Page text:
We are now midway through the season. This is my favorite point in the rehearsal process. By now, the notes and rhythms are beginning to feel like second nature, and we can begin the real work of bringing the stories the music holds on the page to life. To that end, our Artistic Director Erik Peregrine set aside time for us to discuss as a group what some of the pieces mean to us, and how they fit into the overarching theme of the concert, The Greening. It is incredible to me how words written by Hildegard of Bingen in the twelfth century, or by Don MacDonald in 2016, can equally inspire us today – how the themes of the human condition are timeless, and cyclical. By the end of rehearsal, Erik needed only remind us to think about the emotional intent behind a piece, and you could instantly hear how the music was elevated by refocusing our intentions. Getting that time to explore deeper meanings in the music is a luxury that is not always afforded to community choirs, but one that I think makes all the difference in musicality.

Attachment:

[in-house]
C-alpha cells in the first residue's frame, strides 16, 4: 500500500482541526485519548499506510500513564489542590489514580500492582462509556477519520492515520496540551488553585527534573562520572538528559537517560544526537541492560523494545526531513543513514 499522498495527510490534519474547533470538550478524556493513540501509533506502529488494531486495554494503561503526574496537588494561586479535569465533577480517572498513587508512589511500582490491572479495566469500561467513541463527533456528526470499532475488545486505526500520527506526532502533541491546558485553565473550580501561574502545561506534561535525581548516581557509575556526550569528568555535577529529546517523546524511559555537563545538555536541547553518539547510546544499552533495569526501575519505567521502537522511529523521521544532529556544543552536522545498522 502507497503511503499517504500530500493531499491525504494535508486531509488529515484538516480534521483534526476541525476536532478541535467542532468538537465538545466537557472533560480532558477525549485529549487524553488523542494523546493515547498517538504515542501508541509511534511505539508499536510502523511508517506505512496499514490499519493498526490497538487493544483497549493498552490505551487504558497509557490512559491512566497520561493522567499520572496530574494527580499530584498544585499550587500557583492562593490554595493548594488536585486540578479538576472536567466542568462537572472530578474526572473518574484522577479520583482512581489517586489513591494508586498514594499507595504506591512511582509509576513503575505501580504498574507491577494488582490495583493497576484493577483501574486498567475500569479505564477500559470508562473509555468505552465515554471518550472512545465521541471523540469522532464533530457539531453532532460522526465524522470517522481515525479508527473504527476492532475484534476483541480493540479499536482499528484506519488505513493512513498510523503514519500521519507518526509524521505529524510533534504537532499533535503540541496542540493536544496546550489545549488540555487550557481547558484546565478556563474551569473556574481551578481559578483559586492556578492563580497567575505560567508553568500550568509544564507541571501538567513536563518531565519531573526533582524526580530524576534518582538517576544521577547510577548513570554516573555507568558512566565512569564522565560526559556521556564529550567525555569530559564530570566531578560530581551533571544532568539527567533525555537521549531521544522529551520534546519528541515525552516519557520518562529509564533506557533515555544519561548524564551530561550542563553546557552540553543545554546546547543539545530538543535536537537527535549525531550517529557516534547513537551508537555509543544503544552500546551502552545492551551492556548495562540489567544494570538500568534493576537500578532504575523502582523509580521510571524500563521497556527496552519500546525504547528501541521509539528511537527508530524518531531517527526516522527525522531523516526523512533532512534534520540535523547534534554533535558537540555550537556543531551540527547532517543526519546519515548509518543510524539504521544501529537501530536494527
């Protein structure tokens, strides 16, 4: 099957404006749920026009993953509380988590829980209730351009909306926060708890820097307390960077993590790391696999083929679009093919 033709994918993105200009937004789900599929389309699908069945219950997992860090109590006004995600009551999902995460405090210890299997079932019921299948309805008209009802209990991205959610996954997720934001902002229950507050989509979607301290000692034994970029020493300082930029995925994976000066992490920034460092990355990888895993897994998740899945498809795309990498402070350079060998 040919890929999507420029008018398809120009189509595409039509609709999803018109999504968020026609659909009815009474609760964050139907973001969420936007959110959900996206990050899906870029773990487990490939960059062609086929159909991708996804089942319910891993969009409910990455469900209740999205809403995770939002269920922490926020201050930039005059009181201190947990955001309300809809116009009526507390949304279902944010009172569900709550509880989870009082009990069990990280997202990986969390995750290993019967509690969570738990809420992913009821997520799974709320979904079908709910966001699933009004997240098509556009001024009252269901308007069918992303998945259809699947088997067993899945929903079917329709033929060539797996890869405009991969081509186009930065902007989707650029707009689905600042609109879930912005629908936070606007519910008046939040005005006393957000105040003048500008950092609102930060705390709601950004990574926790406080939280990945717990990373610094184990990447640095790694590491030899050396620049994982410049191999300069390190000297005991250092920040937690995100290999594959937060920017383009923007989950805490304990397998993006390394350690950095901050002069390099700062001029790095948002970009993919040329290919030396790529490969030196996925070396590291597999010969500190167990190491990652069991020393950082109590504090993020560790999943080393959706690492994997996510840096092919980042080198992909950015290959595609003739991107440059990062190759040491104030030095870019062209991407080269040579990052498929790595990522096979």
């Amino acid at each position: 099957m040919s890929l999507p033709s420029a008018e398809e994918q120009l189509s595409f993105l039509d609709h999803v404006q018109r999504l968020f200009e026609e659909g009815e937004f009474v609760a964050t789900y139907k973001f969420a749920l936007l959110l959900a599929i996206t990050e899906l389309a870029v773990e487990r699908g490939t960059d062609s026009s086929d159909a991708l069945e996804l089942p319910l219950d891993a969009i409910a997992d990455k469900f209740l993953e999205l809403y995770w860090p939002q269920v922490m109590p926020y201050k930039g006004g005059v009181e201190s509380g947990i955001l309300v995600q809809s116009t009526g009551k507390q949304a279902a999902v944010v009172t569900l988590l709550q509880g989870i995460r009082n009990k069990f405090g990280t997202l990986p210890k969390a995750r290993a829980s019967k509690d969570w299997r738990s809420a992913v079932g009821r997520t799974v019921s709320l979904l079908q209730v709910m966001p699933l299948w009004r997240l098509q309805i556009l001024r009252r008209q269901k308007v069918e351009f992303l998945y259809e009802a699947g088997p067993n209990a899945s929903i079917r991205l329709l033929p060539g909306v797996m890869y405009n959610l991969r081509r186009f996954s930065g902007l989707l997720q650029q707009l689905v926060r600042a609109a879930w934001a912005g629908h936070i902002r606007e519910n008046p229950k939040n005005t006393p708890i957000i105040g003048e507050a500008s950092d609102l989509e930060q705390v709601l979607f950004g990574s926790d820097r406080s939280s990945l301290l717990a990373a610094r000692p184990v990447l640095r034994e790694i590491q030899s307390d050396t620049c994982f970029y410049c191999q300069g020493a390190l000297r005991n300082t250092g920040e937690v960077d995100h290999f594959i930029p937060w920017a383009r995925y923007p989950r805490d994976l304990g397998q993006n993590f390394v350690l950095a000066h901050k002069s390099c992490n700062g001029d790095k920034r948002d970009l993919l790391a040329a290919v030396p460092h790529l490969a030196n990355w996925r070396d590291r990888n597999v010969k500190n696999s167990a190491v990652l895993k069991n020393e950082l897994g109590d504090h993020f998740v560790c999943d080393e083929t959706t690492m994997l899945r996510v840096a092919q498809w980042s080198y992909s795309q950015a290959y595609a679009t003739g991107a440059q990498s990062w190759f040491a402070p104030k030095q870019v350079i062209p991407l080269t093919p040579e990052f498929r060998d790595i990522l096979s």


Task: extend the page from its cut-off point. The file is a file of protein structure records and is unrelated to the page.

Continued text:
New member Ashley Prickel-Kane was our host for the weekend, welcoming us into her choir room at Walpole High School. Several of her students joined us in the afternoon to listen in on our rehearsal, followed by a Q&A session where the students were invited to discuss what they heard, and why they are drawn to choral singing. I smiled at how many of the reasons they gave – stress relief, making new friendships, exploring a love of music – could easily have been the answers a member of EC would give for why they sing. One student mentioned how she enjoying the unified sound of the choir, particularly how great it was to hear a full complement of tenor and basses (I don’t want to brag, but we have Walpole choir beat 10 to 5 in the tenor and bass sections). We finished out the day by sight reading selections from the Walpole choir’s repertoire together, which gave us a chance to fearlessly showcase our mastery of Russian with Pärt’s setting of Bogoroditse Devo (it helped that we had just sung the famous Rachmaninoff setting of the same text last season). It’s hard to tell who enjoyed the afternoon more: the young women of Walpole choir, or Ensemble Companio. Smiles, laughter, and joy was shared by all. It was exactly the kind of heart-warming needed on a blustery January Saturday.